Recently, we spent some time with an accountant, trying to make sense of it. He explained that the typical businessman has 4 sets of books.

"One is for what really happens...with some transactions in 'white' - I mean, at official rates...and some transactions in 'black,' which we don't report. It also includes our exchanges of dollars to pesos, some officially, at the bank, and others let's say, unofficially, on the street.

"Another one shows the commercial transactions in black and white, but all of the exchanges from dollars to pesos at the official rate.

"And then, you usually want to keep track of only the commercial transactions in white...we don't show the money we made in black...or the payments we made in black. But you can see the exchanges of money, from dollars to pesos, in black and white, as we did them.

"And of course, we have the accounts that we report to the government. All the transactions in 'white' only with our dollar/peso conversions at the official rate. This one is pure fantasy, of course."

Our head was swimming. You don't declare any of the transactions that were in cash?" we asked.

"No...we have no paperwork to back them up."

"Why not just issue purchase orders and receipts?"

"Oh, the counterparty wouldn't accept them...he'd have to explain where he got the money."

"Well...where did he get the money?"

"It's black money...he probably sold something to someone else...who didn't want a receipt either."

"Well, then, what do you do with this black money?"

"We use it to pay our workers. Or buy things. Anything. But we also have to use white money."

"Why? It looks like the whole economy operates on black money."

"No, no...you need white money too. The white money is how Kiciloff thinks the economy operates. We need to show him enough activity in white so he won't come looking for the black."

Again, our admiration for the Argentine businessman who is able to deal with all these complications is boundless.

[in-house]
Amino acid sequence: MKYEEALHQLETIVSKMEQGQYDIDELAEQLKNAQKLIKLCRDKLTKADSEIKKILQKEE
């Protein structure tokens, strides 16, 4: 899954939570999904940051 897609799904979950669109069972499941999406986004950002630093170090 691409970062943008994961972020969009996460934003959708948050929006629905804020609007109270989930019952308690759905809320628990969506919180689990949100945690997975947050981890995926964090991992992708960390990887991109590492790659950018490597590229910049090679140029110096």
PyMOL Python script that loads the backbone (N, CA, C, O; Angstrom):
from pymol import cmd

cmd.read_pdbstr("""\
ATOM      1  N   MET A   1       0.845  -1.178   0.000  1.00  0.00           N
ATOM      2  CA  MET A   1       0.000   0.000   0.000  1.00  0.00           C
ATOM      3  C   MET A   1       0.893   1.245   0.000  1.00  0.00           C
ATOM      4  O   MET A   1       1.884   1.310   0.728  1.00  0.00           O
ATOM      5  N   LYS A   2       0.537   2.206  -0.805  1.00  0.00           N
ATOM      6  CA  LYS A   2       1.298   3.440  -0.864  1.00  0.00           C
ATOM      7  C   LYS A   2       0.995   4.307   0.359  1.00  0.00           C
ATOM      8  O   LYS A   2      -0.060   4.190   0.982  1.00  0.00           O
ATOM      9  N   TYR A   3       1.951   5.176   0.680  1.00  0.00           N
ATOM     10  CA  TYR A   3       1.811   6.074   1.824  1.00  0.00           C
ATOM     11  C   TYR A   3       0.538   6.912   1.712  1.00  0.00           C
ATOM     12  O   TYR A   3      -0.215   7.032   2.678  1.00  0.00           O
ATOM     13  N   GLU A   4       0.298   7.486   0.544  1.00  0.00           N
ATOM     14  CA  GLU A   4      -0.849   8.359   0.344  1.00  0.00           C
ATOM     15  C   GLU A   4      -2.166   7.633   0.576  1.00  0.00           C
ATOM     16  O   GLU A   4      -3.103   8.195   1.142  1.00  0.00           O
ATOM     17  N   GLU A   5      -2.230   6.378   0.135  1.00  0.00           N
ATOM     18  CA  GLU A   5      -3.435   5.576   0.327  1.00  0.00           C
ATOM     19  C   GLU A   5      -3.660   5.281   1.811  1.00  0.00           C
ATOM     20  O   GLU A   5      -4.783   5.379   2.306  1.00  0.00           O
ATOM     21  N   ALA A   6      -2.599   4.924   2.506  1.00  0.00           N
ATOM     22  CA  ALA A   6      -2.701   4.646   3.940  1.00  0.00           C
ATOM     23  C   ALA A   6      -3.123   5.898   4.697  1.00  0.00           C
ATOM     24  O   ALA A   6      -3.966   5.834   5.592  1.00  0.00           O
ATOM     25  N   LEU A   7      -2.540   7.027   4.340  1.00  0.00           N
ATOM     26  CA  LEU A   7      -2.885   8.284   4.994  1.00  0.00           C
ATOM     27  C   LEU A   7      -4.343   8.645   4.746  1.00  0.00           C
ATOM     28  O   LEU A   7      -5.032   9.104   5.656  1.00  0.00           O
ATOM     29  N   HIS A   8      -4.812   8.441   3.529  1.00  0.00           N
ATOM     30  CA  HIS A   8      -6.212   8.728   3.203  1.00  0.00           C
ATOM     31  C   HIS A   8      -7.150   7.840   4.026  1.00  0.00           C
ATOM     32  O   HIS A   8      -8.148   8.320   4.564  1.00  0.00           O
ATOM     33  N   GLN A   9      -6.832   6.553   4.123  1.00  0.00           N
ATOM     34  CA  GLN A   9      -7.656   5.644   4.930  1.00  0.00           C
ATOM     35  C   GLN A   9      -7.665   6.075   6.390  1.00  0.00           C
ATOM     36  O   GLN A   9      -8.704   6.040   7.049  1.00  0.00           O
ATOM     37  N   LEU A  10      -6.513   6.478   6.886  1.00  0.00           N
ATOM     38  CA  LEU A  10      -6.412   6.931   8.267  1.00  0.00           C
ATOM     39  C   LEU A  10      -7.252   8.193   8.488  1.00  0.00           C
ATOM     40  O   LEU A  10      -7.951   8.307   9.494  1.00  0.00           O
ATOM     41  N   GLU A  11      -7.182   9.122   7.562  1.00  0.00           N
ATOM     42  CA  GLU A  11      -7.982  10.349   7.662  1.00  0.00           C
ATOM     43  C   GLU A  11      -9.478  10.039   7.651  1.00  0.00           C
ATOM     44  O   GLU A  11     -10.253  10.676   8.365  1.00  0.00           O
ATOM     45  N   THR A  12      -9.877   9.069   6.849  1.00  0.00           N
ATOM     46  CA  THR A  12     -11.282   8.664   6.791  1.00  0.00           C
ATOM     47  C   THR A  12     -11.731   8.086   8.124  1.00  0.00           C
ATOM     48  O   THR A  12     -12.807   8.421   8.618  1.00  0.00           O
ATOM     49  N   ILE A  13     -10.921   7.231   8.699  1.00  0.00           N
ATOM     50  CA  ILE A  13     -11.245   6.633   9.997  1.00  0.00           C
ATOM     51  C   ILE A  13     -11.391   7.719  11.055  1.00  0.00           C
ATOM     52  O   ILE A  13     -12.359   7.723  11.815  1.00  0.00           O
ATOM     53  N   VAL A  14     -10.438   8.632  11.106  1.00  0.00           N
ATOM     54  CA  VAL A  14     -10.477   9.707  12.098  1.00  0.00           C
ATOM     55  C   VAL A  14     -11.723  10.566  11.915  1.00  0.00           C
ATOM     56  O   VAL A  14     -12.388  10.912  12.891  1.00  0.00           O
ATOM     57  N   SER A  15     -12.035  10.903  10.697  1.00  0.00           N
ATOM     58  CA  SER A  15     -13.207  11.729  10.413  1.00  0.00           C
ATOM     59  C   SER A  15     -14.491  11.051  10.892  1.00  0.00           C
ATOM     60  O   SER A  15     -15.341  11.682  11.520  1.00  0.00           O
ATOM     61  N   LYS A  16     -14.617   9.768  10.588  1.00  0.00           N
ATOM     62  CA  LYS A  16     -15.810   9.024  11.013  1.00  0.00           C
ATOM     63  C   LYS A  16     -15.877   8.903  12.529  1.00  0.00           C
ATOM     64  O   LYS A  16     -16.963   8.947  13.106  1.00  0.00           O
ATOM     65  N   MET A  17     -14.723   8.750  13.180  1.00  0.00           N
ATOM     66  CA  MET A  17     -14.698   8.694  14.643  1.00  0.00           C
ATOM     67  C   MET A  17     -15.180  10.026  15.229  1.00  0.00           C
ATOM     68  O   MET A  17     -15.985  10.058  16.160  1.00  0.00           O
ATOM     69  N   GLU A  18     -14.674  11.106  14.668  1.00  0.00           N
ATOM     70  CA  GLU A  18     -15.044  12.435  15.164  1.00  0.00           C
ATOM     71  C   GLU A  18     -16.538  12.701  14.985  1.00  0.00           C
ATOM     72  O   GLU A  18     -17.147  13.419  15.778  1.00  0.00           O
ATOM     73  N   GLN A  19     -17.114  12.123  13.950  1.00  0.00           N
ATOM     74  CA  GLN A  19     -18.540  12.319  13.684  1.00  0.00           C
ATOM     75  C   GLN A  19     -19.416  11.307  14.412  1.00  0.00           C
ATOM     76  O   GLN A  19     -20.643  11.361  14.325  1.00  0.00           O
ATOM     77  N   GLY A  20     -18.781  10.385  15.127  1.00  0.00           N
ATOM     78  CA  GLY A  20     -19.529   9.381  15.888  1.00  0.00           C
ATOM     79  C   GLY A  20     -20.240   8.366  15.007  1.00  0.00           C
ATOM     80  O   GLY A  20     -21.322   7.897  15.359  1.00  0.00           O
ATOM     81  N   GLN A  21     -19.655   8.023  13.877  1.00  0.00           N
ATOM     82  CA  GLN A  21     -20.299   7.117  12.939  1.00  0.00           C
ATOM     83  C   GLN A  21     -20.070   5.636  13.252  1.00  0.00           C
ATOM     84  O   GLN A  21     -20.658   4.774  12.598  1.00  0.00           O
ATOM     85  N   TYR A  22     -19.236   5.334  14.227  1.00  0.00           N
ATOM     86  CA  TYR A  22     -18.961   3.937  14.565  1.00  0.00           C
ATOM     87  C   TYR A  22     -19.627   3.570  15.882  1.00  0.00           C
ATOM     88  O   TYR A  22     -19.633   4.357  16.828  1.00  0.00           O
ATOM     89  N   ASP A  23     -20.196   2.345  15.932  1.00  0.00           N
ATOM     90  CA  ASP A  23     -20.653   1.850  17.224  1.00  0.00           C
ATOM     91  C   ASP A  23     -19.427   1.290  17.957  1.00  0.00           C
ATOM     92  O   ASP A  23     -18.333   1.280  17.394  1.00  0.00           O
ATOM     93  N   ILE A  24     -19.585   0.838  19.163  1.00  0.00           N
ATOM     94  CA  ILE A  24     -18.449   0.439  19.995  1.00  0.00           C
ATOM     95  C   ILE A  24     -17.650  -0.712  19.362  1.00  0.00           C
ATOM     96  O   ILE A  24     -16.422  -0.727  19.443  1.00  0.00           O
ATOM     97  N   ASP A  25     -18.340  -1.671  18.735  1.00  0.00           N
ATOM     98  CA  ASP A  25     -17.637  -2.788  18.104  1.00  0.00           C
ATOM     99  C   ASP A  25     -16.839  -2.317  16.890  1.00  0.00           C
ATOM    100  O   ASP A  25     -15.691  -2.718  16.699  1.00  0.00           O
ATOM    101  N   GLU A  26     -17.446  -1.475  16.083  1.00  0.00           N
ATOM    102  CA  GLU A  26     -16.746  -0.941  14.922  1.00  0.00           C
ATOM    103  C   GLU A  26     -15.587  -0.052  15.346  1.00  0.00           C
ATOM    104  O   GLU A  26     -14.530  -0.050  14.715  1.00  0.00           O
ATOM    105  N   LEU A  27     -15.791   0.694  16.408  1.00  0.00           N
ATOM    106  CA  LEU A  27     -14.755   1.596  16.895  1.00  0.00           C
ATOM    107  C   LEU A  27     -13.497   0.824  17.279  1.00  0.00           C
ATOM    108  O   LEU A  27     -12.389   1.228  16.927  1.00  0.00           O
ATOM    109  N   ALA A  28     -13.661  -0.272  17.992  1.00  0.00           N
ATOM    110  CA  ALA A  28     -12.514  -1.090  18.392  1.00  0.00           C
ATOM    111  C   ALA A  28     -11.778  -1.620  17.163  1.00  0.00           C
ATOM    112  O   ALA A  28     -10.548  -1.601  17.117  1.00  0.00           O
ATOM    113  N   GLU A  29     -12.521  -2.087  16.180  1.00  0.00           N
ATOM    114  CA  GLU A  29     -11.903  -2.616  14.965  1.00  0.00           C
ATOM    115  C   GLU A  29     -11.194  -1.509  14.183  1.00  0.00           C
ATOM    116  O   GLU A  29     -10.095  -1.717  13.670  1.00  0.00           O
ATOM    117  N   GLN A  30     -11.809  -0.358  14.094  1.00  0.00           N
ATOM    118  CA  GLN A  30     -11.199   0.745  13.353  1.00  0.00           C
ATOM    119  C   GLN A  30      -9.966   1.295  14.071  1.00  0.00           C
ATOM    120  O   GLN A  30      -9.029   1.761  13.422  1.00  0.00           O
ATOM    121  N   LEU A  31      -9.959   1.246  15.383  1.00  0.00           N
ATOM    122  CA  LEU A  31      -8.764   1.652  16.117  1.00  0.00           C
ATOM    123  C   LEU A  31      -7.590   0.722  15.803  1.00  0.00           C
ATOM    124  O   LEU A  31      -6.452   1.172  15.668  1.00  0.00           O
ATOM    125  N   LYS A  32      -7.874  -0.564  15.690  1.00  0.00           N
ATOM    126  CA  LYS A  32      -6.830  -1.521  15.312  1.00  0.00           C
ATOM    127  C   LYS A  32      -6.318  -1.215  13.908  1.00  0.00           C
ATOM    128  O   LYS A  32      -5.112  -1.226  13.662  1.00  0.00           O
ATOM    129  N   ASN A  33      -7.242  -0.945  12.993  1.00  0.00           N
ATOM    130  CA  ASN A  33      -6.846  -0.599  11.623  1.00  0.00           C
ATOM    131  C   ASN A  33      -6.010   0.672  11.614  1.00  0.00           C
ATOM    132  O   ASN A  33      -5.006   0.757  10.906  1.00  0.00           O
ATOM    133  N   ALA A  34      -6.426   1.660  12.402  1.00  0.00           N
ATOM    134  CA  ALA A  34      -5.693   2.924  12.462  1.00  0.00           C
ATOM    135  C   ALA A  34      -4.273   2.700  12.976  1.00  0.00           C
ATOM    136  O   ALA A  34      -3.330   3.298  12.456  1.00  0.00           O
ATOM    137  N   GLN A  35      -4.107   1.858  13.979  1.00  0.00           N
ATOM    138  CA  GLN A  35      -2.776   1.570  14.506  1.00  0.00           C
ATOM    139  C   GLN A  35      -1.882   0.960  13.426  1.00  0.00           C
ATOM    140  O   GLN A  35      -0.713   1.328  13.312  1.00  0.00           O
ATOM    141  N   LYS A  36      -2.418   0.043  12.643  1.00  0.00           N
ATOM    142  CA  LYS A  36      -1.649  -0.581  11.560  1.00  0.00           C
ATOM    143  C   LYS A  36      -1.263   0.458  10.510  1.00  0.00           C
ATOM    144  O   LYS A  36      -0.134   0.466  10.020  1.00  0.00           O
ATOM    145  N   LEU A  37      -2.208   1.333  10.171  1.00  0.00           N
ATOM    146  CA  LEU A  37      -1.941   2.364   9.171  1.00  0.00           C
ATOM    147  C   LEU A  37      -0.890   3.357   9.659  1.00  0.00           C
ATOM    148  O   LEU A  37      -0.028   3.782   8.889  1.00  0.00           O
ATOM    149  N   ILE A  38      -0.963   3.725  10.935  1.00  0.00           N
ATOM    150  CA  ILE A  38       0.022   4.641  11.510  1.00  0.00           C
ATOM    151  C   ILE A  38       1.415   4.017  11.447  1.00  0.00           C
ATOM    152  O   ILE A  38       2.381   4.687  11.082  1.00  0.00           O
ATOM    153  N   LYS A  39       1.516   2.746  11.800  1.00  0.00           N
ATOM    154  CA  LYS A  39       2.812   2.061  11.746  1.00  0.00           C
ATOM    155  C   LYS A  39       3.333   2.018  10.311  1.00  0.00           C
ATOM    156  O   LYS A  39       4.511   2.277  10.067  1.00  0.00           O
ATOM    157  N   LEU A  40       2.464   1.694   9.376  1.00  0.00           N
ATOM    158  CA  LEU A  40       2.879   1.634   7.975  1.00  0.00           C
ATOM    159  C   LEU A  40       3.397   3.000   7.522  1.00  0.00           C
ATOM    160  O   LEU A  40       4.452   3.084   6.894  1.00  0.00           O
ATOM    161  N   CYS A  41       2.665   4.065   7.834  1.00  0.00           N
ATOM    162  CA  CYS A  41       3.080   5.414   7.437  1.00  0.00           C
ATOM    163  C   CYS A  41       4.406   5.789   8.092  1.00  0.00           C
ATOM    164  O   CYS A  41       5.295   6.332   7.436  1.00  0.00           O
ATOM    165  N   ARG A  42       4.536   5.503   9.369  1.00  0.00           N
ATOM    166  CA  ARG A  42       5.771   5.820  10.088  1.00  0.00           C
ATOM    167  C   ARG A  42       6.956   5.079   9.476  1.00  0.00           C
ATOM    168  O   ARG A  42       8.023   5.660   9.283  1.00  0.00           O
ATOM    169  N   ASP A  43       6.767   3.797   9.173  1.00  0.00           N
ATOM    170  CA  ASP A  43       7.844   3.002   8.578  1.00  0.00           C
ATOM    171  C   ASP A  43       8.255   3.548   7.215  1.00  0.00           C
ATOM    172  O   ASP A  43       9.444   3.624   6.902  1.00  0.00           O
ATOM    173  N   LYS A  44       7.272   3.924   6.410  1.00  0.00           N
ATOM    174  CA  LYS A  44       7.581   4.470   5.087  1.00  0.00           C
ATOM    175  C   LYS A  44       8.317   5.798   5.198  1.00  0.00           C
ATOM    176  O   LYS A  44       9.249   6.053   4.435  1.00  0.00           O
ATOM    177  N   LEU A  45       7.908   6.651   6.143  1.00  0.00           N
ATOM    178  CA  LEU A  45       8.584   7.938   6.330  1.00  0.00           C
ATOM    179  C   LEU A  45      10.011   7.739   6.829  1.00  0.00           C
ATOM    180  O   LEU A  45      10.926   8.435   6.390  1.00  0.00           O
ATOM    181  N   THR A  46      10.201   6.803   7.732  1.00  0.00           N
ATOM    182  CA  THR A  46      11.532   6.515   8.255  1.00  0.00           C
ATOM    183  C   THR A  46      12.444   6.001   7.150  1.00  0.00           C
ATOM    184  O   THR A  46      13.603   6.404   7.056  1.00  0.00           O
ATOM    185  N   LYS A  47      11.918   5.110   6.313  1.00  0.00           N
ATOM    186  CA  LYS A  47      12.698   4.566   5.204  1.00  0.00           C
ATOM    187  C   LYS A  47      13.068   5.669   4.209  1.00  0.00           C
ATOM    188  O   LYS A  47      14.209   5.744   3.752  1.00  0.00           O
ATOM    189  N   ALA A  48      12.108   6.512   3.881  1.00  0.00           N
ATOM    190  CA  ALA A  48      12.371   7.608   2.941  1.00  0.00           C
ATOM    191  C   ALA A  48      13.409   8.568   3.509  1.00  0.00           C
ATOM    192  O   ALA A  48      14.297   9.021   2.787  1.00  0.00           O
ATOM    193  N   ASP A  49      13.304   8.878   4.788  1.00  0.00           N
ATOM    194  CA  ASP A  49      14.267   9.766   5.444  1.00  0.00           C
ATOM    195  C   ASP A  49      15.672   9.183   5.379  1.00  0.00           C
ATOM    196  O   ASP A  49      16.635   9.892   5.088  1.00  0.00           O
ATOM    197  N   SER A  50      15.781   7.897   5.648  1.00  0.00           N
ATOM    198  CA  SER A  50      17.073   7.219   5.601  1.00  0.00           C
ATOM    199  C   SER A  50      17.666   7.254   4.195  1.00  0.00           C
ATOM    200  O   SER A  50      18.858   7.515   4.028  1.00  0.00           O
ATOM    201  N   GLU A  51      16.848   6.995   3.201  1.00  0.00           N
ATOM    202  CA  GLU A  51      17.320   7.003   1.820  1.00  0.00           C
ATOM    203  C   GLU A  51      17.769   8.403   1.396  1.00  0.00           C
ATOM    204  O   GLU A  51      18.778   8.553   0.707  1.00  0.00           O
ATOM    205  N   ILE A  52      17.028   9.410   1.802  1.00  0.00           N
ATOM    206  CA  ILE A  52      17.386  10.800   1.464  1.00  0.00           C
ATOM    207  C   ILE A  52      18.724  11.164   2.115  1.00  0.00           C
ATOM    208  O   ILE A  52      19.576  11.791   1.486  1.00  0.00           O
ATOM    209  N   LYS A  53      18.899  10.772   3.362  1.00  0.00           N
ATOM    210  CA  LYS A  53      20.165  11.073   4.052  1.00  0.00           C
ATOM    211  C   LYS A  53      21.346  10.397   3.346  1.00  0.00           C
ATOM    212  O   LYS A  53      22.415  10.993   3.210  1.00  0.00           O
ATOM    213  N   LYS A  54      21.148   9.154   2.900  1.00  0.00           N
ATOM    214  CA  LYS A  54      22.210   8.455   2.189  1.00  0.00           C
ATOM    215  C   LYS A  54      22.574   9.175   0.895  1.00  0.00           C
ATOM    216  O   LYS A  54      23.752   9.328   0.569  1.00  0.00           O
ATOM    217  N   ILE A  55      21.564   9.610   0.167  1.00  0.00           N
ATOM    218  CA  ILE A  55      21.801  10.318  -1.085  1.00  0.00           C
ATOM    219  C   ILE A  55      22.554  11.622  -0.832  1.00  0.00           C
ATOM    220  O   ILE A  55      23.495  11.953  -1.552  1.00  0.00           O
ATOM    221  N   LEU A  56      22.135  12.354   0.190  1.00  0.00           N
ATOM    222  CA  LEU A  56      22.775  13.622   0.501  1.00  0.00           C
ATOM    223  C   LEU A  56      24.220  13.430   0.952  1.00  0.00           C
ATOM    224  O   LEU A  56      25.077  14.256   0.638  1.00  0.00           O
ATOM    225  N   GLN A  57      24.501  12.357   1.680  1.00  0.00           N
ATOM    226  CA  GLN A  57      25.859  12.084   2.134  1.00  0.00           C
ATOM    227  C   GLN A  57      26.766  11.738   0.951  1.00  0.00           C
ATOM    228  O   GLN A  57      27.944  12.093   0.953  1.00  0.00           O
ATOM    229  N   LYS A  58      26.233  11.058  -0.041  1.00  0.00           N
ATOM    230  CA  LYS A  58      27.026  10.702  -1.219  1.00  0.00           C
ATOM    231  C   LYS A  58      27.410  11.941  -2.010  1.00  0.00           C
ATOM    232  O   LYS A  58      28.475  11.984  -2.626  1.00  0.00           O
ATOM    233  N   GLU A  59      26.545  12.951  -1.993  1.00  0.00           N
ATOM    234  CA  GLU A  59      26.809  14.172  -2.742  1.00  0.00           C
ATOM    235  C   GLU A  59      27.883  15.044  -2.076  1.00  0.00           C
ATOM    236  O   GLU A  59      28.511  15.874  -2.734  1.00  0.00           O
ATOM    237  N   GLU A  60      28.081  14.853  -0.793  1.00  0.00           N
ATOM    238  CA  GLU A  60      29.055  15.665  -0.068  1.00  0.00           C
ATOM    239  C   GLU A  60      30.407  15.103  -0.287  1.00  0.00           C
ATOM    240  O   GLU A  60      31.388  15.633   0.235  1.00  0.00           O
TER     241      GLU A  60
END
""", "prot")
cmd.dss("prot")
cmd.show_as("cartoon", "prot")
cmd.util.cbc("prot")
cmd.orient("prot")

Later, we were sitting at the dinner table with the capataz [the ranch foreman].

"It doesn't matter who wins the election," he said. "Because Argentina's problems are so profound...no one will be able to solve them."

"No, no ..." we told him. "I could solve all the problems in a couple of weeks. I would just eliminate all the laws and regulations that keep people from being able to work. Get rid of all trade and financial restrictions. Abolish all forms of government assistance and subsidies. And back the peso with gold."

The capataz doesn't know much about economics. But he knows a dreamer when he sees one.

"Easier said than done," was his final comment.

On Monday: An Homage to Poverty.

Bill Bonner is the President & Founder of Agora Inc, an international publisher of financial and special interest books and newsletters.

Disclaimer:
The views mentioned above are of the author only. Data and charts, if used, in the article have been sourced from available information and have not been authenticated by any statutory authority. The author and Equitymaster do not claim it to be accurate nor accept any responsibility for the same. The views constitute only the opinions and do not constitute any guidelines or recommendation on any course of action to be followed by the reader. Please read the detailed Terms of Use of the web site.

Get The Daily Reckoning directly
in your mail box.
Just enter your e-mail address » 

Read our Privacy Policy and Terms Of Use.

 
 
Equitymaster requests your view! Post a comment on "The dopiest group of elected officials in the world". Click here!
  

Recent Articles:
Is too much of a good thing bad?
September 18, 2014
Bill Bonner talks about Argentina's 'Hormegeddon' disaster.
Does positive thinking pay off?
September 17, 2014
Bill Bonner talks about the effectiveness of positive thinking in investing and economics.
Time to sell based on real earnings?
September 16, 2014
Bill believes US stocks may be overvalued considering today's suspicious earnings.
Buy low, Sell high is the basic rule
September 15, 2014
Bill discusses the US and Russian stock markets and which one of them is cheaper.